It's a long, loud road to revolution.

Business as unusual at the border

The Saloum border checkpoint has taken on a life of its own with hawkers peddling anything from tea to plastic slippers, stray African migrant workers still trying to make their way home, relief agency officials bustling about and hustlers exchanging every conceivable currency.

We swap our euros for Libyan dinars from a particularly arresting toothless, reeking, limping specimen. Nooruddin, our veteran cameraman who's done the Benghazi beat before, says it's the best rate, better than anything we can get in Benghazi.

One thing you can't get a hold of though is Libyan mobile sim cards. Gaddafi cut off the state cellphone network, an enterprising Abu Dhabi-based Libyan telecom expat succeeded in hijacking and rerouting eastern Libya's cellphone network, but it's still a work in progress.

Calls can't be made or received outside Libya. But calls within Libya – if you do manage to get through – are free.

The problem is there aren't enough sim cards to go around.

“Libyana? Libyana?” The sole mobile service provider has turned into a chorus here.

We manage to secure one Libyana card at an extravagantly exaggerated price and consider ourselves lucky. We will slowly learn that we really aren't that lucky, but more on that later.

Mohammad's odyssey dawn

As we make our way past layers of checkpoints, we meet a group of men and children sitting on the road under the noonday sun, sharing an insubstantial meal.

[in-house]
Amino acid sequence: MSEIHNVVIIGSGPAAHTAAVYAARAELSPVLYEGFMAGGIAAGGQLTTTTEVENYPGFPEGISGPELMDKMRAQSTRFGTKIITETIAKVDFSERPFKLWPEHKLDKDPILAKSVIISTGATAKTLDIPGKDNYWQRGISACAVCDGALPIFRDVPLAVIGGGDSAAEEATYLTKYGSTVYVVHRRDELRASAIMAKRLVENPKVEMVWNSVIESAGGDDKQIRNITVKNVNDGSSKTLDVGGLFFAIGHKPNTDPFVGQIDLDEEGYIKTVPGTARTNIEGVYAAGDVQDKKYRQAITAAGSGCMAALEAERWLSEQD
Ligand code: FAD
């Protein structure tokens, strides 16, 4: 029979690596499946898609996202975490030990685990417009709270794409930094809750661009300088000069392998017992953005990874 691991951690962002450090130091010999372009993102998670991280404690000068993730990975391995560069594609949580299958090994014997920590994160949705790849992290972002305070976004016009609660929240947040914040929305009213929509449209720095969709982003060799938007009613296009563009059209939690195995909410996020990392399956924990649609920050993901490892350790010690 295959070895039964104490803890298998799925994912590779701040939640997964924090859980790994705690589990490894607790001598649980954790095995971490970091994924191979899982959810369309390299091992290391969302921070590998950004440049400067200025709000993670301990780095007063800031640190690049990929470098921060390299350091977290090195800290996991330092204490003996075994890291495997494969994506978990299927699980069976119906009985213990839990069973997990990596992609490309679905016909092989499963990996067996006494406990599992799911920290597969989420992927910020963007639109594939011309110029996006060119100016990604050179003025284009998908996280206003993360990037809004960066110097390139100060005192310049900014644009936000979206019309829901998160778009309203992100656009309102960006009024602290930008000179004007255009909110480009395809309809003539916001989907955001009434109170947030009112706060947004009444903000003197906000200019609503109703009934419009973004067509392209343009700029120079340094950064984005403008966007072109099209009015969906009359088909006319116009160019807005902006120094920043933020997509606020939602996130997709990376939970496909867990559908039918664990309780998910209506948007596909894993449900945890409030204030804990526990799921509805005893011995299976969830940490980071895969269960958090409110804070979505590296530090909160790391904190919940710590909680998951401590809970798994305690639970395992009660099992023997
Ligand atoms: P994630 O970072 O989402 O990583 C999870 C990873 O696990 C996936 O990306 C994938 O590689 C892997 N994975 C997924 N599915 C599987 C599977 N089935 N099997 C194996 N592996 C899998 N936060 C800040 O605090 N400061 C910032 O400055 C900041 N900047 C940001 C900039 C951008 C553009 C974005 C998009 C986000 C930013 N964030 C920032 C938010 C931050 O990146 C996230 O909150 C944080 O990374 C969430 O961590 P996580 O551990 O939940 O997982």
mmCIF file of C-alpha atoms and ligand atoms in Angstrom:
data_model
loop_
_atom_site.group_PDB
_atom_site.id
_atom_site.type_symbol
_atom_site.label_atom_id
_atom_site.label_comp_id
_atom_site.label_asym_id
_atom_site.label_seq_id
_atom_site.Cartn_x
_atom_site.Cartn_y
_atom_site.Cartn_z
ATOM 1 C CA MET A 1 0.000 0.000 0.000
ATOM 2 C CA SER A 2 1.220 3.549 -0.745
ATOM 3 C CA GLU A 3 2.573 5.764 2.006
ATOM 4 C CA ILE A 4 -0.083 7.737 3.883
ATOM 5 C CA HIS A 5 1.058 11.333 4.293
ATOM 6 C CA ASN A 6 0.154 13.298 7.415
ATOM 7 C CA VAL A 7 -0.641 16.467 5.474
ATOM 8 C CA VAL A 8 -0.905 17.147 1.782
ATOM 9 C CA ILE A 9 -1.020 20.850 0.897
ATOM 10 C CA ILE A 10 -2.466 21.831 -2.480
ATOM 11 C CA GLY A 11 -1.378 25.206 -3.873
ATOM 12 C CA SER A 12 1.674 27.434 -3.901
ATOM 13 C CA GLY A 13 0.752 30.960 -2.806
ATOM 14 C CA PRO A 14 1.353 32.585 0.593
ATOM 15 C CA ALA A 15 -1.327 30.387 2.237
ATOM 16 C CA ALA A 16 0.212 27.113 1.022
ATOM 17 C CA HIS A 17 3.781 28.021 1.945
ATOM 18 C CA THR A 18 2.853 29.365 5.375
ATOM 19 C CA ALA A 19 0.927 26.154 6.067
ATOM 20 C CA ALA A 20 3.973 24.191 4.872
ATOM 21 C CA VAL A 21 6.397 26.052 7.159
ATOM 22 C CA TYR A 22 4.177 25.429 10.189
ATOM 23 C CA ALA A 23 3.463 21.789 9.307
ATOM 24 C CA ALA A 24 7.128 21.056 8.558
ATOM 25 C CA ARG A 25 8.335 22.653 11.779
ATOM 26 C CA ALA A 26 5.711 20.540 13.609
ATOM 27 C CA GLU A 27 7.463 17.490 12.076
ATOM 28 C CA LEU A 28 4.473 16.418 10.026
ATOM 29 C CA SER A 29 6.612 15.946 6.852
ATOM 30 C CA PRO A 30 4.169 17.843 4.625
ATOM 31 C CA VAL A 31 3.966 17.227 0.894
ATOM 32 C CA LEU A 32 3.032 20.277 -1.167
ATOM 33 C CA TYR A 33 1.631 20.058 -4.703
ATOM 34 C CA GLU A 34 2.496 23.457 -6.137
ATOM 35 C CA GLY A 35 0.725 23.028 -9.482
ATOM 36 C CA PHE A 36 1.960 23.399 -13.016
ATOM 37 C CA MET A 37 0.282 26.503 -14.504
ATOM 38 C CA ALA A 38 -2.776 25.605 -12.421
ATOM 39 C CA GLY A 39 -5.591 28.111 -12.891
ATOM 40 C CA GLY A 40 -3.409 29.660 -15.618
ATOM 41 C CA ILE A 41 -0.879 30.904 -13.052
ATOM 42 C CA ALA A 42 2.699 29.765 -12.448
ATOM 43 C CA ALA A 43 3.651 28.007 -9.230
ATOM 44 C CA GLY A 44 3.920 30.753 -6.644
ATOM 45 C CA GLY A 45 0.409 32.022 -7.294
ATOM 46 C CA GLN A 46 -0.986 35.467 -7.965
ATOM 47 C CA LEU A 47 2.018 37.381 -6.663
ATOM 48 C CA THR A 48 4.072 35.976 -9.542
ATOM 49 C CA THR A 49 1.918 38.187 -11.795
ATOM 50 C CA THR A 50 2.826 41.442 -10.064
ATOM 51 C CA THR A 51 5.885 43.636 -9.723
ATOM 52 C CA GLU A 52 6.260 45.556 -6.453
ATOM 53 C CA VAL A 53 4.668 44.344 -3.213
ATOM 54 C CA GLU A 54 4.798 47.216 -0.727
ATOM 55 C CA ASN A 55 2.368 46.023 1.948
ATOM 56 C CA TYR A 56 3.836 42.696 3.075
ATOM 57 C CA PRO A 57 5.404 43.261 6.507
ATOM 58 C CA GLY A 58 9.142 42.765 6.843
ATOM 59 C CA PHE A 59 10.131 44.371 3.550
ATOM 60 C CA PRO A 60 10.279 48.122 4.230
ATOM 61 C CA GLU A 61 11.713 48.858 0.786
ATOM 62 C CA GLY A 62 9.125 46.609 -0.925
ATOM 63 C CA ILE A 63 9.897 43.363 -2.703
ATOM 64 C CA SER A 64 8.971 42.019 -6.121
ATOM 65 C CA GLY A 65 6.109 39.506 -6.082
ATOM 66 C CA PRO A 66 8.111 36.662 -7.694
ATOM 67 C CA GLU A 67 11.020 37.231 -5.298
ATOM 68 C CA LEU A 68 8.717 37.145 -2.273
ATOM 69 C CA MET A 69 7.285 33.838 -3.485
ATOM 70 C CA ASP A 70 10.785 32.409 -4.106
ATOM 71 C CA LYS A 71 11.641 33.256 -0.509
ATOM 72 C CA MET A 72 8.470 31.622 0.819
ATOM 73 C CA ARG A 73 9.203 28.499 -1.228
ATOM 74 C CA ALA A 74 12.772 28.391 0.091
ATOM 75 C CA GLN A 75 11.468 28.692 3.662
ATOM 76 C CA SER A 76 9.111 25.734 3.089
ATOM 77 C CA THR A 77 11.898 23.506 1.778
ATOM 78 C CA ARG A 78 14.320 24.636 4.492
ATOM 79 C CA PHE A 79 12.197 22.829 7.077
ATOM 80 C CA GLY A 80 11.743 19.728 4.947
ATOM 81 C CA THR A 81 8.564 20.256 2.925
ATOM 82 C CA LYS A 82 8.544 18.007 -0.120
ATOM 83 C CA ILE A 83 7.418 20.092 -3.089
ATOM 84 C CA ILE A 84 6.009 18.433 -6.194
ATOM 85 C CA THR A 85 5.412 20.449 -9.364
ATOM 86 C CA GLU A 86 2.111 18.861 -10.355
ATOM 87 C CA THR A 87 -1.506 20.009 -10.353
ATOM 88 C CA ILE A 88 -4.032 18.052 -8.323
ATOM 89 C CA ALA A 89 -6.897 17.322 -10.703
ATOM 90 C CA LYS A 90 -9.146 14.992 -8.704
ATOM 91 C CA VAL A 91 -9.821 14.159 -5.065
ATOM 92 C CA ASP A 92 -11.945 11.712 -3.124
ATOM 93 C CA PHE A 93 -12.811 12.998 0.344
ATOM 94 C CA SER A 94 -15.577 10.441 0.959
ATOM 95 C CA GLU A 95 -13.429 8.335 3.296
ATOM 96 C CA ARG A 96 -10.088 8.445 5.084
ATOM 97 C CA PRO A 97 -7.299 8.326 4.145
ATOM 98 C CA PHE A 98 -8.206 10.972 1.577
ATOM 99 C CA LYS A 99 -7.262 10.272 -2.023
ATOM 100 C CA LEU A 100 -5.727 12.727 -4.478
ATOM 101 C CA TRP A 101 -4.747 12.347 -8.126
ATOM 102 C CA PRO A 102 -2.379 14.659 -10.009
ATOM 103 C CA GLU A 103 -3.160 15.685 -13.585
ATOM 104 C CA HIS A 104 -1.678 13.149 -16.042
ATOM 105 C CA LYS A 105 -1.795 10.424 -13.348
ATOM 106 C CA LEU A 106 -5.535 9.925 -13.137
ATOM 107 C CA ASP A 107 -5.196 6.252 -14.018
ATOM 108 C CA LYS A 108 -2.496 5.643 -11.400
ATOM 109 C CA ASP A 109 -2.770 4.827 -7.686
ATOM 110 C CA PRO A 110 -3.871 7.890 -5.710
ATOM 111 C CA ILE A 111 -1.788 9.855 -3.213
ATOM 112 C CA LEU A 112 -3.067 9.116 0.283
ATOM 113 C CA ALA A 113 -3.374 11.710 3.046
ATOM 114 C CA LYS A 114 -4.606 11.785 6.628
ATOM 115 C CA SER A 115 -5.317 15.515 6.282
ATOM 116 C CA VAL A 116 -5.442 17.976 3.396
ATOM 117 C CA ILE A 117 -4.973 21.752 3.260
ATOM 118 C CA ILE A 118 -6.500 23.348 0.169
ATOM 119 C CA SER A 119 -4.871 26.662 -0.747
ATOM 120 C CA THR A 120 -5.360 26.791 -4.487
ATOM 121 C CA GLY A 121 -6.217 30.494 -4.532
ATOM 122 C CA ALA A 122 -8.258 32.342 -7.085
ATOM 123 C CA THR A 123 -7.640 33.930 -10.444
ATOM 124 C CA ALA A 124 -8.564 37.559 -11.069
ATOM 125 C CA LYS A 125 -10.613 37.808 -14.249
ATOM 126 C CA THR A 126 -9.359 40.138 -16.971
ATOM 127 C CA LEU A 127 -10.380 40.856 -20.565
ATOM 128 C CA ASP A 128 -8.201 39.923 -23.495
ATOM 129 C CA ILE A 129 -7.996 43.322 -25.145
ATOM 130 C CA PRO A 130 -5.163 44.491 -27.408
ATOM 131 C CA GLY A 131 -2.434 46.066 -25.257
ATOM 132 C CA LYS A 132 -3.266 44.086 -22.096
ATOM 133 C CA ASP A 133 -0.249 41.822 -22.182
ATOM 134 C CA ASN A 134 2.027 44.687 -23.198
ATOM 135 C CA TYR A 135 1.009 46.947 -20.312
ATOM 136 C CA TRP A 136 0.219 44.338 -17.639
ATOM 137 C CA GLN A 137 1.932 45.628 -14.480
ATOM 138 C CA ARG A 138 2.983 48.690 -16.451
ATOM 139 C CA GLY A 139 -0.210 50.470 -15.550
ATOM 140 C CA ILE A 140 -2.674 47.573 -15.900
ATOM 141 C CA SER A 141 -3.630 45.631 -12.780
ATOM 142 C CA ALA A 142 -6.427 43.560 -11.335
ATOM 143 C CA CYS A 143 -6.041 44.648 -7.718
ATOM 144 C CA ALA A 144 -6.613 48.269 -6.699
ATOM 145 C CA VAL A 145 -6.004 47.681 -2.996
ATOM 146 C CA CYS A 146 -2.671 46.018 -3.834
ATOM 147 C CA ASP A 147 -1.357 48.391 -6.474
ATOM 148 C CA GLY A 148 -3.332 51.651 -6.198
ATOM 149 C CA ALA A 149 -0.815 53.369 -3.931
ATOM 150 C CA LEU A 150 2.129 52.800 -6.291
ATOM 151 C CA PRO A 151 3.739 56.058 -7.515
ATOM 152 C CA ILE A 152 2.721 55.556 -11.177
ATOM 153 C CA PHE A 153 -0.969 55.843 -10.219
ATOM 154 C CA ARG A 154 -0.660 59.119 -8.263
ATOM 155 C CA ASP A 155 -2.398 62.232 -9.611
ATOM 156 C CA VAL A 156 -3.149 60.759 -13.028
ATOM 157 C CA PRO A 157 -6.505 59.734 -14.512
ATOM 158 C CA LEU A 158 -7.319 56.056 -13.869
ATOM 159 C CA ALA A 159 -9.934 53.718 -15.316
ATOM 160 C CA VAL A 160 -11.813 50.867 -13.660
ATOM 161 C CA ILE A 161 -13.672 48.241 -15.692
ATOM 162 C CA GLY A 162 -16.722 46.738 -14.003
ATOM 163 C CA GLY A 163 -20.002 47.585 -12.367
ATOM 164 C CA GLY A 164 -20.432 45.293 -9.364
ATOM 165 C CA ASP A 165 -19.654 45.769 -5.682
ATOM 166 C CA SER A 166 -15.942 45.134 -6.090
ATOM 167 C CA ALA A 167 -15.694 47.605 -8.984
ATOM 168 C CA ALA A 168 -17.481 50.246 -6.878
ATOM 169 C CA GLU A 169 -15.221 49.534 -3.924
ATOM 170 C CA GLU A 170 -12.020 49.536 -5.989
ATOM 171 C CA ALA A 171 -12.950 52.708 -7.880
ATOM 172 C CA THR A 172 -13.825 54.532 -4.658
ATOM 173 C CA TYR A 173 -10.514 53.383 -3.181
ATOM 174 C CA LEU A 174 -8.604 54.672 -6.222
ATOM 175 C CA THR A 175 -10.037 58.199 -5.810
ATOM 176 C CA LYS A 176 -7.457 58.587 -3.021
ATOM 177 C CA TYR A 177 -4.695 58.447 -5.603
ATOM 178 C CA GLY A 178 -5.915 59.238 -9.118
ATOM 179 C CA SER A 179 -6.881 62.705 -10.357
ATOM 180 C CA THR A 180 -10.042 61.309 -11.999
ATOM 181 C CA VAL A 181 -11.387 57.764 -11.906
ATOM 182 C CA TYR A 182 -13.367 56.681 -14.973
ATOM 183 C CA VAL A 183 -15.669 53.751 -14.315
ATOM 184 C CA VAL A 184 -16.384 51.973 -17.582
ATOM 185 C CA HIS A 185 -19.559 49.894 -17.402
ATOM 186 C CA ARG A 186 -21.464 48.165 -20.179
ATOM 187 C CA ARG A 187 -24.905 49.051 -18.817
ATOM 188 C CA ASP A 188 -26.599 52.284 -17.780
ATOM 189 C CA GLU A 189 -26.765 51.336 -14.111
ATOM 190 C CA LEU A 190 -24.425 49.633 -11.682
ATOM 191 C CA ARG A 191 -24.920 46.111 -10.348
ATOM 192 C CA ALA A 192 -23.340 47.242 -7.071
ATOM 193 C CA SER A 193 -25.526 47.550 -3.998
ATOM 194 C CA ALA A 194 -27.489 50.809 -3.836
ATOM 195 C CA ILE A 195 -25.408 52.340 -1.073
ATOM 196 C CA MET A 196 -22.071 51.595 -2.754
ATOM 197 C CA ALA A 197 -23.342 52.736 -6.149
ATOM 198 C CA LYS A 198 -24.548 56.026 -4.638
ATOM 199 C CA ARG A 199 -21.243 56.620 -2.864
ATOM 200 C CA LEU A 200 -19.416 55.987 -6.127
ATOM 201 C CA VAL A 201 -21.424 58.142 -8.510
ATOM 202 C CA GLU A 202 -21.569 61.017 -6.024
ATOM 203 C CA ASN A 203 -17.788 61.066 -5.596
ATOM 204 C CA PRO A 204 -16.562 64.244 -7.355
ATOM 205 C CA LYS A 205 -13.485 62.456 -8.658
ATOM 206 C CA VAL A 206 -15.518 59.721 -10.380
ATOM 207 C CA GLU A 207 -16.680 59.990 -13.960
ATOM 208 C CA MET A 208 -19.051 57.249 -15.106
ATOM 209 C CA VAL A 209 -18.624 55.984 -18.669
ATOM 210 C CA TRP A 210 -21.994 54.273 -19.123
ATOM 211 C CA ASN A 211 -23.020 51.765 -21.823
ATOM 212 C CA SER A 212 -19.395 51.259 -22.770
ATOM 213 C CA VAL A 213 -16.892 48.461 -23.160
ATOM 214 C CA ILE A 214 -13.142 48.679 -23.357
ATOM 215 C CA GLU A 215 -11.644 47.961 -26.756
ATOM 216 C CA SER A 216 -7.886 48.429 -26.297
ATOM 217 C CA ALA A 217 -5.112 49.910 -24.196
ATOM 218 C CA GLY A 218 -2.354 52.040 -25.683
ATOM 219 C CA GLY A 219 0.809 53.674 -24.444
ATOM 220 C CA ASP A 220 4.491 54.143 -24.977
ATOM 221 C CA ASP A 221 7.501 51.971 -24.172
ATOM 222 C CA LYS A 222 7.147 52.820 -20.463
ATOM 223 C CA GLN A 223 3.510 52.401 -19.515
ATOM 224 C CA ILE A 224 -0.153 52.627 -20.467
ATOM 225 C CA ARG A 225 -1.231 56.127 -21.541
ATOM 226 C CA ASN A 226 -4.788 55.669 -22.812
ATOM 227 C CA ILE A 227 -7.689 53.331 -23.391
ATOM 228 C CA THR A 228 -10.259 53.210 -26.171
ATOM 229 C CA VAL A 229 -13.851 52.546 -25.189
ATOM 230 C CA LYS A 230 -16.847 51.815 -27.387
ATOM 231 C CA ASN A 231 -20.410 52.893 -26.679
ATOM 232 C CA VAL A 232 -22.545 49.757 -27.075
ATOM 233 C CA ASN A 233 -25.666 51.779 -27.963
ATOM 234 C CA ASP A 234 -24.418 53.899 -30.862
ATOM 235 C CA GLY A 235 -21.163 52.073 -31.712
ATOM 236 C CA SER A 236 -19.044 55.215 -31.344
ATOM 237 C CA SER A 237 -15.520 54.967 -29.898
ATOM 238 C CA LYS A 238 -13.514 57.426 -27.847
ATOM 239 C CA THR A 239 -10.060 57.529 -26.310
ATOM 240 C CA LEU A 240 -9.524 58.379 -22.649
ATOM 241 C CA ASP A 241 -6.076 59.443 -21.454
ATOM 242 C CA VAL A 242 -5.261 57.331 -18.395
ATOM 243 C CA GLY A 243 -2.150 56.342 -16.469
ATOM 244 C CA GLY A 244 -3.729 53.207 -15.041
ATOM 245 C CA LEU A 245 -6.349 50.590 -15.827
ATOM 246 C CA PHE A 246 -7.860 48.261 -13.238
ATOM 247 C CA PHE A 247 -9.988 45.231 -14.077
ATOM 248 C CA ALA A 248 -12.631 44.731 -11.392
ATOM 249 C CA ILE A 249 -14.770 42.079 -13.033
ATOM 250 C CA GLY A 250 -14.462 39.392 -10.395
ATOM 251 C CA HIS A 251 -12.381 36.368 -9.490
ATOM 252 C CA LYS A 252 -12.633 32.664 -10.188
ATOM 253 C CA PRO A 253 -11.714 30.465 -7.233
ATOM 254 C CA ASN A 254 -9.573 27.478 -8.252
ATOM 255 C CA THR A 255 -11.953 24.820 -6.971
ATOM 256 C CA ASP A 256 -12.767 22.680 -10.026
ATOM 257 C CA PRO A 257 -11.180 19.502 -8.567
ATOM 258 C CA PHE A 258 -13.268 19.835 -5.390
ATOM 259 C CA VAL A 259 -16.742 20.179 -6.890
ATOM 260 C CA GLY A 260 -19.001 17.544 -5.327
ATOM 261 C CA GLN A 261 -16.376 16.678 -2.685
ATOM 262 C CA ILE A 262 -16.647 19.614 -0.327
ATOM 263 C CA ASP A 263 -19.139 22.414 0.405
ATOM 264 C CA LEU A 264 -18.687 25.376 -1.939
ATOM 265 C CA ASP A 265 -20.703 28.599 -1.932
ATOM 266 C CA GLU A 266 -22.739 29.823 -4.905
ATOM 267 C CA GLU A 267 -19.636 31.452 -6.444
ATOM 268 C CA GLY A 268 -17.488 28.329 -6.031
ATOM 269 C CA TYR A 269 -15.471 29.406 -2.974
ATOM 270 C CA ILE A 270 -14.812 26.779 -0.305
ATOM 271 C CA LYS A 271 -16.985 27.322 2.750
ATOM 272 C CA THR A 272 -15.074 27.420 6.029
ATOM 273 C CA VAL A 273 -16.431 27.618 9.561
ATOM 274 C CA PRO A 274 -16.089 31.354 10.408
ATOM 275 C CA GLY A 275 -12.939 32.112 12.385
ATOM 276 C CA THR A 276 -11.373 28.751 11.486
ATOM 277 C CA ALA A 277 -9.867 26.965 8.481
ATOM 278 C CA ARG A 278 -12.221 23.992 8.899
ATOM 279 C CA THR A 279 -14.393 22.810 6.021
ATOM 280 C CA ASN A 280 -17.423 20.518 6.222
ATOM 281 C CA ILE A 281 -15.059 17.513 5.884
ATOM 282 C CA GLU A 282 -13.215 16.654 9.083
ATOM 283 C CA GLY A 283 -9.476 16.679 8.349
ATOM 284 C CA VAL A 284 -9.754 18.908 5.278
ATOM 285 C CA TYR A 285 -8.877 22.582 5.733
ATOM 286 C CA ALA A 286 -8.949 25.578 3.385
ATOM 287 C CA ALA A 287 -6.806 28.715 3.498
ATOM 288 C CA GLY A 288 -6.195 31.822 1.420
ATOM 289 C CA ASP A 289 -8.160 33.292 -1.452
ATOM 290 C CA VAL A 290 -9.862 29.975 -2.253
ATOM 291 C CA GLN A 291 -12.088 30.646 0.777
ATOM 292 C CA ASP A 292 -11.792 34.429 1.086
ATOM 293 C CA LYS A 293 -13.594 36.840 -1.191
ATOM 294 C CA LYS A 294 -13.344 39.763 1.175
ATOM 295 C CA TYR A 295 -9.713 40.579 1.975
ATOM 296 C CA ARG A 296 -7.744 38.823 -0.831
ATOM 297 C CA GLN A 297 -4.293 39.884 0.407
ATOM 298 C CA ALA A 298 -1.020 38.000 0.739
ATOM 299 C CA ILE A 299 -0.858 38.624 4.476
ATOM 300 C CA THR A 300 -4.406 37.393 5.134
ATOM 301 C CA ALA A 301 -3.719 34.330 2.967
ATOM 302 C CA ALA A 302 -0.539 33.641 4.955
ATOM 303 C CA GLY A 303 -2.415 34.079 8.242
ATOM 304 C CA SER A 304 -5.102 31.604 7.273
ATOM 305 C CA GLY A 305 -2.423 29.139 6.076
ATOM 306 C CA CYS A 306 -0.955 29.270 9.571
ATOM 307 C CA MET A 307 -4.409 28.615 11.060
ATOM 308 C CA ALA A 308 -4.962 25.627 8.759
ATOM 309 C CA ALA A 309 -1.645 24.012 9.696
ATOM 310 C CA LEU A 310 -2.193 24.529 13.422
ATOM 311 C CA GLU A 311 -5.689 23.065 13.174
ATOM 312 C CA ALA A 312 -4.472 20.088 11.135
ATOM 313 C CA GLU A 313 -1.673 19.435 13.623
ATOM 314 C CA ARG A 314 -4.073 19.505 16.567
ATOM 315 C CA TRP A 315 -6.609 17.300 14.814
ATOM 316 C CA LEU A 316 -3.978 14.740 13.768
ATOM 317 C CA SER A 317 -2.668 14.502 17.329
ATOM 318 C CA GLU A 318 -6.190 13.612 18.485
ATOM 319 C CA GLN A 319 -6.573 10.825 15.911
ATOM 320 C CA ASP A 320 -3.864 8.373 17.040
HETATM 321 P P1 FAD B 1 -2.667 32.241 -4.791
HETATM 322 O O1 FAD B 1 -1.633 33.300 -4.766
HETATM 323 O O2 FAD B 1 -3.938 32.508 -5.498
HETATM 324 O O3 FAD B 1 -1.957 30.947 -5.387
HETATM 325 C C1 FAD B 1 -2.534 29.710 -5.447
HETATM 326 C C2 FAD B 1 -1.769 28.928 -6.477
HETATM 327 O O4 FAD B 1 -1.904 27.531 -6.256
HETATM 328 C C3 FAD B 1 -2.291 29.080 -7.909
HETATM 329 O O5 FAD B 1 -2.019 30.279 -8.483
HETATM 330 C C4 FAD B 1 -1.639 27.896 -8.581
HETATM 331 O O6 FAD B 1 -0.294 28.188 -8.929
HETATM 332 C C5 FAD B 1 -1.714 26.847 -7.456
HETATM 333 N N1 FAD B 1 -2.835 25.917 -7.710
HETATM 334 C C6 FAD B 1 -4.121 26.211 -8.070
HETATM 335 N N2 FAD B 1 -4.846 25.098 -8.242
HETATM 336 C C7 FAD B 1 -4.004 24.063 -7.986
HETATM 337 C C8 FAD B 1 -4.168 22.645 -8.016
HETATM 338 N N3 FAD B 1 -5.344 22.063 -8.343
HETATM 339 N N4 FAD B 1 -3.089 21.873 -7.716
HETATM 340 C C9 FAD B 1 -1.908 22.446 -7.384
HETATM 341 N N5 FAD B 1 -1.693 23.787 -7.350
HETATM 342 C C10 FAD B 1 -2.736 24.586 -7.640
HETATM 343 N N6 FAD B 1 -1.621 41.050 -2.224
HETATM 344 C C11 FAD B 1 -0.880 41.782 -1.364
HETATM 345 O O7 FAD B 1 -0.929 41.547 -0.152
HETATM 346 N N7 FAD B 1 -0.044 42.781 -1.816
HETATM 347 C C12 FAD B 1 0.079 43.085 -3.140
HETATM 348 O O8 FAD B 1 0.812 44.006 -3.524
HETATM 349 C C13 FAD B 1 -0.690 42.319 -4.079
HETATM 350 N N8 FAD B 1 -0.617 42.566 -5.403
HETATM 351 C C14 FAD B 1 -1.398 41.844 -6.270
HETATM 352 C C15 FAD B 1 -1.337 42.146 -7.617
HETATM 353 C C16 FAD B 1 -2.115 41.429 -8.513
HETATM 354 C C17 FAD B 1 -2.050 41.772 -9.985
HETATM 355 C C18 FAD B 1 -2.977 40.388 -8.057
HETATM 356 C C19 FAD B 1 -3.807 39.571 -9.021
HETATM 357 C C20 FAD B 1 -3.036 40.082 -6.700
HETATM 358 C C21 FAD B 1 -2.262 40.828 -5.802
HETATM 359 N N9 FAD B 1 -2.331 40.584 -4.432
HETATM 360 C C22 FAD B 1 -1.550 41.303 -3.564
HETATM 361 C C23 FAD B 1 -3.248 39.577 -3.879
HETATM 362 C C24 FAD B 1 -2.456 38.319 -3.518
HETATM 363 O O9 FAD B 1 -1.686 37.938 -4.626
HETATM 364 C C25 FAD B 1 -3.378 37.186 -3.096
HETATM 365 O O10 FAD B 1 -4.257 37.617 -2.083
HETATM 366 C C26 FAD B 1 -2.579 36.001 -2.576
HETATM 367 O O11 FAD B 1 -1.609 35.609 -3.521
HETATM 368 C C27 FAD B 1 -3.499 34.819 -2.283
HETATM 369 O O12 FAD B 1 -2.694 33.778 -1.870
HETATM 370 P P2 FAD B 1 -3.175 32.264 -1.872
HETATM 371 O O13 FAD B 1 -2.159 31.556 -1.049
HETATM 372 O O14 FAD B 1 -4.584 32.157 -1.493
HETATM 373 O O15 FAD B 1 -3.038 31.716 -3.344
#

Adeeb Mohammad, a 60-year-old Palestinian from Gaza, has been here with his wife, kids and grandkids for the past week.

“We're around 55 Palestinian people stuck here,” explains Mohammad. “We can't get any further than this checkpoint into Egypt. Everyday, we give people money to go buy us food. We get basic food and water from the UN, but look at how we're living,” he says pointing to his packed car.

Mohammad's wife is sitting in the driver's seat, her legs sticking out of the open door, eating. She goes inside and shuts the door when her husband approaches the car to pose with his sole reminder of a comfortable life.

“We didn't live like this in Libya. I left my home in Benghazi with all my furniture and everything three weeks ago after living in Libya for 30 years. We just left everything,” says the former travel agency manager.

As a teenager, Mohammad left his native Gaza in 1966 to continue his studies in Jordan. A year later, Israel invaded Gaza during the 1967 war and Mohammad has not been home since. Now he's trying to make his way from Libya to Egypt to Gaza.

When he tells me this, I just stand there dumbly regarding him. I cannot begin to imagine the gigantic bureaucratic hurdles this man is going to face on his odyssey back home.

The official word for the international Libyan operation is “Operation Odyssey Dawn”. Mohammad's odyssey has already dawned.

As a Mideast correspondent, I've often railed against the media's failure to cover the plight of migrant workers from developing countries in many oil-rich Arab nations. The governments of sending countries, I believe, have to do more to protect their powerless citizens abroad.